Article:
High-Strength aluminum alloy is also a very popular implement in building construction. Steel still remains one of the most fundamental materials in construction, but aluminum alloys are definitely a very close second. When building modern skyscrapers and structures, it is quite important to account for strength and safety. The added benefits of high corrosion resistance and low flammability, as well as aluminum’s natural insulation property, make this a perfect choice. In recent years, aluminum has been highly rated internationally for use in structures where the outbreak of fire might be a possibility. It takes roughly two times as much heat to raise the temperature of aluminum by one single degree when compared to a similar mass of steel. Moreover, Aluminum doesn’t burn in air, nor does it cause smoke and other toxic fumes.
You’ll often find aluminum in electrical and electronic engineering applications, due to the fact that it doesn’t cause any magnetic interference. Aluminum, unlike other metal, is actually non-ferromagnetic, making it very valuable and important for electronic manufacturing, electrical shielding, and other applications.
In addition to being extremely sturdy, aluminum alloy, especially when magnesium is involved, is less flammable when compared to other alloys, and less susceptible to corrosion. It is very important to choose the best aluminum alloy for each given application, accounting for factors such as malleability, density, ductility, and tensile strength, among other things.
It’s is not surprising to see that major institutions such as NASA and several Armies around the world put their trust in aluminum alloys for many important applications. If this wasn’t a strong enough testament concerning aluminum’s massive strength, here is another one for you: Shark cages!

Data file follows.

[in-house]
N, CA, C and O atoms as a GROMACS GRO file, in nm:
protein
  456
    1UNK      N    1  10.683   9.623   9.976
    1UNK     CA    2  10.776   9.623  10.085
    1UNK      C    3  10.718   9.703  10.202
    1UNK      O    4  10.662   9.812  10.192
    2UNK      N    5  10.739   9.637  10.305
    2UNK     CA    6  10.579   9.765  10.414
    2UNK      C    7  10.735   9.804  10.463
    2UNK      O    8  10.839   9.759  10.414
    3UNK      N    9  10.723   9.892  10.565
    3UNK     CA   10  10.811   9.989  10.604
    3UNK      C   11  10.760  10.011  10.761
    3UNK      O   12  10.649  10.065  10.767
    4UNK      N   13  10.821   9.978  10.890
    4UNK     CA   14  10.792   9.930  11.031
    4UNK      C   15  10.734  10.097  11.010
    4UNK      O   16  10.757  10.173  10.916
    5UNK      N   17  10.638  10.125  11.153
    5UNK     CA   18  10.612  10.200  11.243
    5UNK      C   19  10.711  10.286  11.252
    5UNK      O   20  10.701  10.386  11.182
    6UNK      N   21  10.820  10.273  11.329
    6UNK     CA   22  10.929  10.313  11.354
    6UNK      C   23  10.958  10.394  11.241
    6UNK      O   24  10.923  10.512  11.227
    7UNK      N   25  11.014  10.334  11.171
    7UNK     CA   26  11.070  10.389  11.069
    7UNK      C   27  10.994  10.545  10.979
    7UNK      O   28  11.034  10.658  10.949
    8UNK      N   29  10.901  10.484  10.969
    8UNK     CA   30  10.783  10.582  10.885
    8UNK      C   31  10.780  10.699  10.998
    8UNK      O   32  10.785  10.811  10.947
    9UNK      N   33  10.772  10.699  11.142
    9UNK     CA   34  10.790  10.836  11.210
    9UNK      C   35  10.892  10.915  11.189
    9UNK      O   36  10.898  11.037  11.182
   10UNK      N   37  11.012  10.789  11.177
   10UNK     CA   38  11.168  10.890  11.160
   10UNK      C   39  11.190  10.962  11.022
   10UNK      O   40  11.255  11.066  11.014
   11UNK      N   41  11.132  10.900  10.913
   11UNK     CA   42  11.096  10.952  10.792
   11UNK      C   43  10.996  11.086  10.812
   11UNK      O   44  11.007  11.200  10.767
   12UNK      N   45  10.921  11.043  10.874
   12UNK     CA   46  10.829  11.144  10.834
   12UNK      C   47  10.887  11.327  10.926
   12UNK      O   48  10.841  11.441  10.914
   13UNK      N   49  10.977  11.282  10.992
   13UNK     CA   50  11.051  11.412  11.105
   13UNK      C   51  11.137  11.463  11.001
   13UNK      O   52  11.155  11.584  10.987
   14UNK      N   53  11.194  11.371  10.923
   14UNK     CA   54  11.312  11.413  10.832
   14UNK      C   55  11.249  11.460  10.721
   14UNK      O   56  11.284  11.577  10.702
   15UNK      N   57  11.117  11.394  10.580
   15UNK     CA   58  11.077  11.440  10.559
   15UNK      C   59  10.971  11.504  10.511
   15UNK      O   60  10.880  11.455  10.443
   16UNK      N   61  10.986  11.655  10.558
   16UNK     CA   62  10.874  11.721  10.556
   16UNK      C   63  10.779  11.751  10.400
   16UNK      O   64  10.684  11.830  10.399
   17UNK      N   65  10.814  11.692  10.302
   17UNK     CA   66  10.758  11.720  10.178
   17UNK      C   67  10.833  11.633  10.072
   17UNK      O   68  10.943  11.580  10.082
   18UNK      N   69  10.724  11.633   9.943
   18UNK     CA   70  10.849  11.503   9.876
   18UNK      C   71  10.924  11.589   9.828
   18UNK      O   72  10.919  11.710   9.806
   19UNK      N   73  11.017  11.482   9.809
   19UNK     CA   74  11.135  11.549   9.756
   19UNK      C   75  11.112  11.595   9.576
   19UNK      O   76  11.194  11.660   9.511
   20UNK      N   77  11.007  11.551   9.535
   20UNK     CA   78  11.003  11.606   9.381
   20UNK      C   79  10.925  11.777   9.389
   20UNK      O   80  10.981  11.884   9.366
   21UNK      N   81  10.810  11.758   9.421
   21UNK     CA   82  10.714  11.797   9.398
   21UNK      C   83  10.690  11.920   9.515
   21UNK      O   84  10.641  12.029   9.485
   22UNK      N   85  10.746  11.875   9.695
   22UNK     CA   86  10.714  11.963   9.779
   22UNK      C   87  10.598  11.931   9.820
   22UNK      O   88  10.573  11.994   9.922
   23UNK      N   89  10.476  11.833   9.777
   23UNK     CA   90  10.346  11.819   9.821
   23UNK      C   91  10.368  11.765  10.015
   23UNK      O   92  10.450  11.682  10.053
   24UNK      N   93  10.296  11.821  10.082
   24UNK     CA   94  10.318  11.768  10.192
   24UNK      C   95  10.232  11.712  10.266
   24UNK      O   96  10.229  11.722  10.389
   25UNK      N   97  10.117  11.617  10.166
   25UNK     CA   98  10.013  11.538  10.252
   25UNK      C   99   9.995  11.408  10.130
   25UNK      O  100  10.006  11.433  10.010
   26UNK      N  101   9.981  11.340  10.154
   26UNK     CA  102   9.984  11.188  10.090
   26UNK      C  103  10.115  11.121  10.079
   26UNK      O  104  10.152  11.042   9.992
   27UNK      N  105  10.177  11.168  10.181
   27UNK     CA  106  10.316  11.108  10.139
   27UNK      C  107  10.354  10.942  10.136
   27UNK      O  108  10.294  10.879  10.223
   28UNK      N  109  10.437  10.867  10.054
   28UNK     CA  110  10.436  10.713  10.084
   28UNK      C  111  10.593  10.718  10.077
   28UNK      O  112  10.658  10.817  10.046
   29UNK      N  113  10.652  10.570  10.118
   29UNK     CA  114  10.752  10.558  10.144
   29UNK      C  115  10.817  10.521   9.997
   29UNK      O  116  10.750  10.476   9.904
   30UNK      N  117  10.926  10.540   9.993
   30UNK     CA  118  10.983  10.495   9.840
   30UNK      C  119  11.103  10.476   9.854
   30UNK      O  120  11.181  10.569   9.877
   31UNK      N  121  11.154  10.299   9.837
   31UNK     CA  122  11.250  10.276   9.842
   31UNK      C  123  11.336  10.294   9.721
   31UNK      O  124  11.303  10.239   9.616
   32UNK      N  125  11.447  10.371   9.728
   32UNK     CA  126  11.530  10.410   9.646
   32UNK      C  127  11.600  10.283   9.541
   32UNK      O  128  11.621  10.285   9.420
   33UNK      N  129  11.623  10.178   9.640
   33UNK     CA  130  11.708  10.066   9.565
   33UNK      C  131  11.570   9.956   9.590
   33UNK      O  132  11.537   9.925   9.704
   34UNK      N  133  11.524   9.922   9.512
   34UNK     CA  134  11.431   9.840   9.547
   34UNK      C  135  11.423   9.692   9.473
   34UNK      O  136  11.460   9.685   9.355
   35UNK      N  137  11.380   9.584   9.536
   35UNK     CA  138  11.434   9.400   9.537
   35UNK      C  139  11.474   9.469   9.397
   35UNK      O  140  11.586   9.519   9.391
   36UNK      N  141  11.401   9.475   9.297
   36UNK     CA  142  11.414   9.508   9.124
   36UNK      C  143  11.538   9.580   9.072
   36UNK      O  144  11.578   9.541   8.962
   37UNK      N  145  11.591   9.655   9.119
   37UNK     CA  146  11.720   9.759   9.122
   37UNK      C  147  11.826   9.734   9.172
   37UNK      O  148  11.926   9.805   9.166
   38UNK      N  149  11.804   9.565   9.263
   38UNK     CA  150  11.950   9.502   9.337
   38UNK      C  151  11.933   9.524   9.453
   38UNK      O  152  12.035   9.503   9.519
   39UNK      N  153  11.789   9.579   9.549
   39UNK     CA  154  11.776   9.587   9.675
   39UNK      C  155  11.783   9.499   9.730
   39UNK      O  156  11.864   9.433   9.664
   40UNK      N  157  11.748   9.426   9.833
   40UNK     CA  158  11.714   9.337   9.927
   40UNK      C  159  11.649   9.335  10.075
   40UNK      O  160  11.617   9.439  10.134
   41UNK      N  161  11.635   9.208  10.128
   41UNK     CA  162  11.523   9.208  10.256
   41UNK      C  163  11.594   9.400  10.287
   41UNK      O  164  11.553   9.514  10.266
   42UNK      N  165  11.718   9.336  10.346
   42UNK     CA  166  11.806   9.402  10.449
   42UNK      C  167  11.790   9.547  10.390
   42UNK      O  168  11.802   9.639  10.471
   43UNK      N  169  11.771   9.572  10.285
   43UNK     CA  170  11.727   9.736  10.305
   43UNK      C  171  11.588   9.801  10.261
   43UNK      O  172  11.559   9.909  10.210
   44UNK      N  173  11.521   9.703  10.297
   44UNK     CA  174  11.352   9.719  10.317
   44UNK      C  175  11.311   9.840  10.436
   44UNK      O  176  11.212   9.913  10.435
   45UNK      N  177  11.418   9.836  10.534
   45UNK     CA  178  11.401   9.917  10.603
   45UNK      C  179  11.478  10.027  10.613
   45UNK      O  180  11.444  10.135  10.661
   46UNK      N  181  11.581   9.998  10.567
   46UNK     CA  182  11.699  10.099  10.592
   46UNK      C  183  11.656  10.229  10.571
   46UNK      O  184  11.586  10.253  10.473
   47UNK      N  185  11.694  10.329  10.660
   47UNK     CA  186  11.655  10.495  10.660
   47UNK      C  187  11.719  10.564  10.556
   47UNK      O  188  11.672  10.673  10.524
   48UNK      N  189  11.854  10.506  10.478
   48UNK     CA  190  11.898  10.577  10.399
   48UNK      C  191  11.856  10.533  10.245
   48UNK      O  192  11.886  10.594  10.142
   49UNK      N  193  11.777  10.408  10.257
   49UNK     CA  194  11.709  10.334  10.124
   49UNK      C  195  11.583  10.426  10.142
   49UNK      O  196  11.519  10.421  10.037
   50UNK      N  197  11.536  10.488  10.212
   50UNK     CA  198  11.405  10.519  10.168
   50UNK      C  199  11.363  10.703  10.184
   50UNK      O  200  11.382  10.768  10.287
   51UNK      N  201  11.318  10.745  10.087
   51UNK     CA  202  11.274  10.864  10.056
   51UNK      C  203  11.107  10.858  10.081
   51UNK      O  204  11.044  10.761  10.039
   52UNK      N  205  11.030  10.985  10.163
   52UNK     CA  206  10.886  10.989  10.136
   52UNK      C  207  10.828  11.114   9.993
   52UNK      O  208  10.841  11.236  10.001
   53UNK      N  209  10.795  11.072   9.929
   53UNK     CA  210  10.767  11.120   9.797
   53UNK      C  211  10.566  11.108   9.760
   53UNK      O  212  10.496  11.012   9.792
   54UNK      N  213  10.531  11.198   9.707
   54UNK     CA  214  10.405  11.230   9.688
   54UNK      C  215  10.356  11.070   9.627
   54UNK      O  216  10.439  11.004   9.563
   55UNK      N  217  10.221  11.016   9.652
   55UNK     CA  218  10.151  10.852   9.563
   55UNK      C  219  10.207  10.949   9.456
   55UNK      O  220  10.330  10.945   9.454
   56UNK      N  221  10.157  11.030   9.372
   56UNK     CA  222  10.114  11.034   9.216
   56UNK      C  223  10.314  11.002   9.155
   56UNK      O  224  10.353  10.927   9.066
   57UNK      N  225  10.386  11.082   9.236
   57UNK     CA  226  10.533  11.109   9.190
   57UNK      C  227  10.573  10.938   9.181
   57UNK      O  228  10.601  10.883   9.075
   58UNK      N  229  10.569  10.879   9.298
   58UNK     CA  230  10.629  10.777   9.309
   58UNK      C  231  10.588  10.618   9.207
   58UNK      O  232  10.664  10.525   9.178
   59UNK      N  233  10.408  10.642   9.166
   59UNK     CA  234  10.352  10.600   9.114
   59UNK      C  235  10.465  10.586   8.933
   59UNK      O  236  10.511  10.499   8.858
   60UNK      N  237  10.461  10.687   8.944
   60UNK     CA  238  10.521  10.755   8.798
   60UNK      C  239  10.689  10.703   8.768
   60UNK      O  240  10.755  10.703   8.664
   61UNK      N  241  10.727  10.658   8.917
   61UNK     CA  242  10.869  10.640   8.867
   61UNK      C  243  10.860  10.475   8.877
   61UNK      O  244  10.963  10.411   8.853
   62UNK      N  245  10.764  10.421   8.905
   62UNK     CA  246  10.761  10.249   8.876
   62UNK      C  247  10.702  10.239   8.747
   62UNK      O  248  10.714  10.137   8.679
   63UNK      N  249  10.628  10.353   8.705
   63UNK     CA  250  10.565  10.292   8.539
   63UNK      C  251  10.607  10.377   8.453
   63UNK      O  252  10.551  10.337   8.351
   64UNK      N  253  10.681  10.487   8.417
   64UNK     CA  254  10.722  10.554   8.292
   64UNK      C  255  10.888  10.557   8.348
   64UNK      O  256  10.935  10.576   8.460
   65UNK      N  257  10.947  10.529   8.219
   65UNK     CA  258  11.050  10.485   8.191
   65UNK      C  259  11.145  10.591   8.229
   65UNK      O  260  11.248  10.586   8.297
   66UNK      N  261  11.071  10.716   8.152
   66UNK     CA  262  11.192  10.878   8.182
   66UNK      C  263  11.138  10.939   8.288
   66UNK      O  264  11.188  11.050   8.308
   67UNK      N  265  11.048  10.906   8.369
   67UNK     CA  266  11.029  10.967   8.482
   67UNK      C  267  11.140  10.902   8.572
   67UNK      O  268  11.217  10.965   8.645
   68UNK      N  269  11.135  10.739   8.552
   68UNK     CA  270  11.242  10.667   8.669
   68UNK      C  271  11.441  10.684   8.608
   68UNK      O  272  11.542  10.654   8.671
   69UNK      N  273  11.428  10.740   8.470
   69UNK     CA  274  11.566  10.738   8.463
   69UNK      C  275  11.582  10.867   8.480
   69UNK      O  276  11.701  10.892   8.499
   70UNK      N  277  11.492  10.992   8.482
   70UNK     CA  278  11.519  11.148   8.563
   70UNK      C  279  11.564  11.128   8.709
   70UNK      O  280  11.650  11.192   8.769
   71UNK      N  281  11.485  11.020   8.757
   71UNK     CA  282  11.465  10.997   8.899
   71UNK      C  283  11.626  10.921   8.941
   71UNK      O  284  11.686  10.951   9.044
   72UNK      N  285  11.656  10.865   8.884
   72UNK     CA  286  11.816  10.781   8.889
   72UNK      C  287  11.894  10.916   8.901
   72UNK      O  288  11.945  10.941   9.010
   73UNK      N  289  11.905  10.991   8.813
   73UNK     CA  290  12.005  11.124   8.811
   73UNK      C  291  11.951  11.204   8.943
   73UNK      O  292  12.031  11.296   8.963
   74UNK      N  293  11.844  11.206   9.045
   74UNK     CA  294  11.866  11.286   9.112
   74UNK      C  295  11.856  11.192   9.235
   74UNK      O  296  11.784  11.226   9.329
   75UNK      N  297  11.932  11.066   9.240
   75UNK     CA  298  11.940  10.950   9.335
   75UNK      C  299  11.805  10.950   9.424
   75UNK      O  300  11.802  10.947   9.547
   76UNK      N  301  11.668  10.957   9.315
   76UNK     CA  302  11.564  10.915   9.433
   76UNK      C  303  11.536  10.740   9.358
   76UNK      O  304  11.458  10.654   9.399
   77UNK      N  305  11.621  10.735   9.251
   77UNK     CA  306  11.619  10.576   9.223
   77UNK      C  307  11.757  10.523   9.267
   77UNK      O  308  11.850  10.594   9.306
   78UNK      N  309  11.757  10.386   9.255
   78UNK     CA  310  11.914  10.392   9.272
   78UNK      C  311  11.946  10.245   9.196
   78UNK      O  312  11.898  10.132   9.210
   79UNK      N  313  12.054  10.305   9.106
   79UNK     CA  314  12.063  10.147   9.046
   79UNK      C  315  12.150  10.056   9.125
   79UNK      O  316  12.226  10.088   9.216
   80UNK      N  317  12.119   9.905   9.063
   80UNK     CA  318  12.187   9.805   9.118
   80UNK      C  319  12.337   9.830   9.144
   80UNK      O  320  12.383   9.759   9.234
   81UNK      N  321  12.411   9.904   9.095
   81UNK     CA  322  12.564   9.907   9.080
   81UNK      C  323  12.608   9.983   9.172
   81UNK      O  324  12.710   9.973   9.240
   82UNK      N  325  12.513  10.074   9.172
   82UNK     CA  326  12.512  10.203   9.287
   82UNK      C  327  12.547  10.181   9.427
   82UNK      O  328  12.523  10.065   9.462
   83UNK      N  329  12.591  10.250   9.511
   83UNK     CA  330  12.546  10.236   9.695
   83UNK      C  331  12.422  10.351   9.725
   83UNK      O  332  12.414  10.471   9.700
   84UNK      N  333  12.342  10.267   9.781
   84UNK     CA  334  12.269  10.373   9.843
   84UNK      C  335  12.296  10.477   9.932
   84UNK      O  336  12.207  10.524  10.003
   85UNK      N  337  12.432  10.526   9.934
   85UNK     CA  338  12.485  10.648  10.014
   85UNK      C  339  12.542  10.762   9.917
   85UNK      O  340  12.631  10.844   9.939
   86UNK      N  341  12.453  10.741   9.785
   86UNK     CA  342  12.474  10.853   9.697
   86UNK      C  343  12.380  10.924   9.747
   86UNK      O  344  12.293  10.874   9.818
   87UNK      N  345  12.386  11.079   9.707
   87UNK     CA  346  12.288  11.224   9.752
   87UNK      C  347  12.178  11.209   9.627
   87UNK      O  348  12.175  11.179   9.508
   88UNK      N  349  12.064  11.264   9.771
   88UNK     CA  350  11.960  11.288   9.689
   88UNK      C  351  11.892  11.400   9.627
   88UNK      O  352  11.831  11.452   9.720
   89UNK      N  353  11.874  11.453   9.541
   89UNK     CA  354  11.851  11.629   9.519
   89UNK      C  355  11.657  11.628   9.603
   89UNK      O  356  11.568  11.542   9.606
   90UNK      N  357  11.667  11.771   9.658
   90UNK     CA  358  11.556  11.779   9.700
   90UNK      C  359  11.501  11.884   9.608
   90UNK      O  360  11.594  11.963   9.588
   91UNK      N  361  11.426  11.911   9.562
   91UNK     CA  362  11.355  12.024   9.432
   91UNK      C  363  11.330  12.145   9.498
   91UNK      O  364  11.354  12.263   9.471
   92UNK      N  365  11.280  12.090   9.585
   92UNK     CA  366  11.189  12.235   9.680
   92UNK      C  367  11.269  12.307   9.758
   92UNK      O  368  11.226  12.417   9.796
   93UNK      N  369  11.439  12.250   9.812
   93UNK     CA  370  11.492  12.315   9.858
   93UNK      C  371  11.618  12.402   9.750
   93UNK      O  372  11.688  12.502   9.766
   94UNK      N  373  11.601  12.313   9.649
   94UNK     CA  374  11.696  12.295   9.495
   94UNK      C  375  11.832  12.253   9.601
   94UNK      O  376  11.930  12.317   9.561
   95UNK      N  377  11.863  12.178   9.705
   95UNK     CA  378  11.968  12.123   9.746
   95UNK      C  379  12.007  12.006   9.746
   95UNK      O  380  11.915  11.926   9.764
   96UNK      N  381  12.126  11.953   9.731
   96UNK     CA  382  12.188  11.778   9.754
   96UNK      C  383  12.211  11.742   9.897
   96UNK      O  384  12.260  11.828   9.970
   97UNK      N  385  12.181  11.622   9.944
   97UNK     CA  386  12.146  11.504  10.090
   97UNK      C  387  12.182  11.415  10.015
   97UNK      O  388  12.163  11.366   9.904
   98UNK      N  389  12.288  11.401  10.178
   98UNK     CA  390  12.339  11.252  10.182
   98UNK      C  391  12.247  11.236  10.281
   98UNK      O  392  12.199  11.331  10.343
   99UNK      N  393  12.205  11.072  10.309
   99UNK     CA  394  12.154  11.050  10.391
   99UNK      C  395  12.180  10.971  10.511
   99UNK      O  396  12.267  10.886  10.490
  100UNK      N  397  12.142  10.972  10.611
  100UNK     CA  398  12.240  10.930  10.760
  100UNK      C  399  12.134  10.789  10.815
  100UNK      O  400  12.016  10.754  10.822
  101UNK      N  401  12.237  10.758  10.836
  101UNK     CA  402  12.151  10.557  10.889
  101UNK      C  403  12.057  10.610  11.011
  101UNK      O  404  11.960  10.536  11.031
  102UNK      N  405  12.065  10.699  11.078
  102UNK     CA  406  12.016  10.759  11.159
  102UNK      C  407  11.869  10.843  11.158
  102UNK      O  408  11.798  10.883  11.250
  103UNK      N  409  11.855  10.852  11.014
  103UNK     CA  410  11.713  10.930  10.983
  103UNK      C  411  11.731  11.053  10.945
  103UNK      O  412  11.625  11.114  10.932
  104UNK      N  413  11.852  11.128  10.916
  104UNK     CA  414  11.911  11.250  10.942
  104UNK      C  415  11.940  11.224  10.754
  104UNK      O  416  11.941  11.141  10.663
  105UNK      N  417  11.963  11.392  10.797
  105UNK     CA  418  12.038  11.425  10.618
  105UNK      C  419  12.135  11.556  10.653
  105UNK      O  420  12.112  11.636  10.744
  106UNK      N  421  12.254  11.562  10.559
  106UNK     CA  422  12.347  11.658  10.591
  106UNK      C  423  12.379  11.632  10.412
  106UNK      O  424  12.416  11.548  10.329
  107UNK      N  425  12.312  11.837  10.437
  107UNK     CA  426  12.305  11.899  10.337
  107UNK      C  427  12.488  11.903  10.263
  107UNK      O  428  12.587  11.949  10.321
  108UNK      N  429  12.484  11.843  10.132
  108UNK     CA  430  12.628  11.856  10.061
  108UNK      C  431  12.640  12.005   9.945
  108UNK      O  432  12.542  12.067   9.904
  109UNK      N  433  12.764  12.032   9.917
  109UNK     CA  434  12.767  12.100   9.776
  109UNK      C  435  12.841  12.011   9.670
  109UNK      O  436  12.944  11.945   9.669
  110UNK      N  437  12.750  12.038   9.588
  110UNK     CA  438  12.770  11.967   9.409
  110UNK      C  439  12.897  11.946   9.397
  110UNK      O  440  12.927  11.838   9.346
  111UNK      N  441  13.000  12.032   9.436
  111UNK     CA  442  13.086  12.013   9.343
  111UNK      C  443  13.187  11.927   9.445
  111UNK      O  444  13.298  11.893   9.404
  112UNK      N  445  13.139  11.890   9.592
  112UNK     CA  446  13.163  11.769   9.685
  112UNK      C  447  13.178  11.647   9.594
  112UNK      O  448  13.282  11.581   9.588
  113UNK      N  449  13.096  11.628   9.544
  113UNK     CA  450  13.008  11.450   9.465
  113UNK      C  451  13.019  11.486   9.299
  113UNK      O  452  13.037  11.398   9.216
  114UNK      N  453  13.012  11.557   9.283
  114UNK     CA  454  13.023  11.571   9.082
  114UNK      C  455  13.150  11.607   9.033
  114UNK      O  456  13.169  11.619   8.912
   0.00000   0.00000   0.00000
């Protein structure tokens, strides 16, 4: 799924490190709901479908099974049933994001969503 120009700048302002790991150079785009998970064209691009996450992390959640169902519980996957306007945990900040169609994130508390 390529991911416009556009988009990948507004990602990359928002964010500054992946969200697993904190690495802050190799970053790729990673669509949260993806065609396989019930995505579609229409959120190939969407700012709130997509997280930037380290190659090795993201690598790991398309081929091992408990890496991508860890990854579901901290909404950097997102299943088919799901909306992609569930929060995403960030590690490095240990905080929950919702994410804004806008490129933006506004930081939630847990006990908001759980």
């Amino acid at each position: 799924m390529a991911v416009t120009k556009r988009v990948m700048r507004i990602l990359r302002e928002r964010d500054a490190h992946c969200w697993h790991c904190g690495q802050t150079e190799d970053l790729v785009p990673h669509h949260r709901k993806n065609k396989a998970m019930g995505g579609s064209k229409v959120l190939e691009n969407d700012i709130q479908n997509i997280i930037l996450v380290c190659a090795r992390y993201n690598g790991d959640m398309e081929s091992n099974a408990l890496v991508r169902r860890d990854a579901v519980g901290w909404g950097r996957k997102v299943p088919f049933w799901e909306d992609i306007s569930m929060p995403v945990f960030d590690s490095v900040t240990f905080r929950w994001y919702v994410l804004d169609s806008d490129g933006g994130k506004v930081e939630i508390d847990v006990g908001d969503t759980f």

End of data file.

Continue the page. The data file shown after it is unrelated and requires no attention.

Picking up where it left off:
Sharks are some of the oldest, deadliest killing machines on planet Earth, and their bite is strong enough to break whale bones and tear through a human limb like a hot blade going through melted butter. However, they can’t get through aluminum alloy cages! Seawater is highly corrosive for metals due to its acidic content and salinity. However, aluminum is very resistant when it comes to corrosion, as mention earlier. In addition to that, it has a really good buoyancy to it, meaning that it has a tendency to feel lighter in the water.
So, there you have it, an outlook of the many faces of aluminum alloys. These incredibly multi-faced materials afford a lot of versatility to manufacturers and producers, and they are becoming increasingly popular as well.
In conclusion, these are only some of the things that make aluminum fantastic. From big governmental institutions to huge corporations and small independent manufacturers, many people value the benefits and perks of aluminum and its many related alloys, which are often synonym with flexibility, strength, and reliability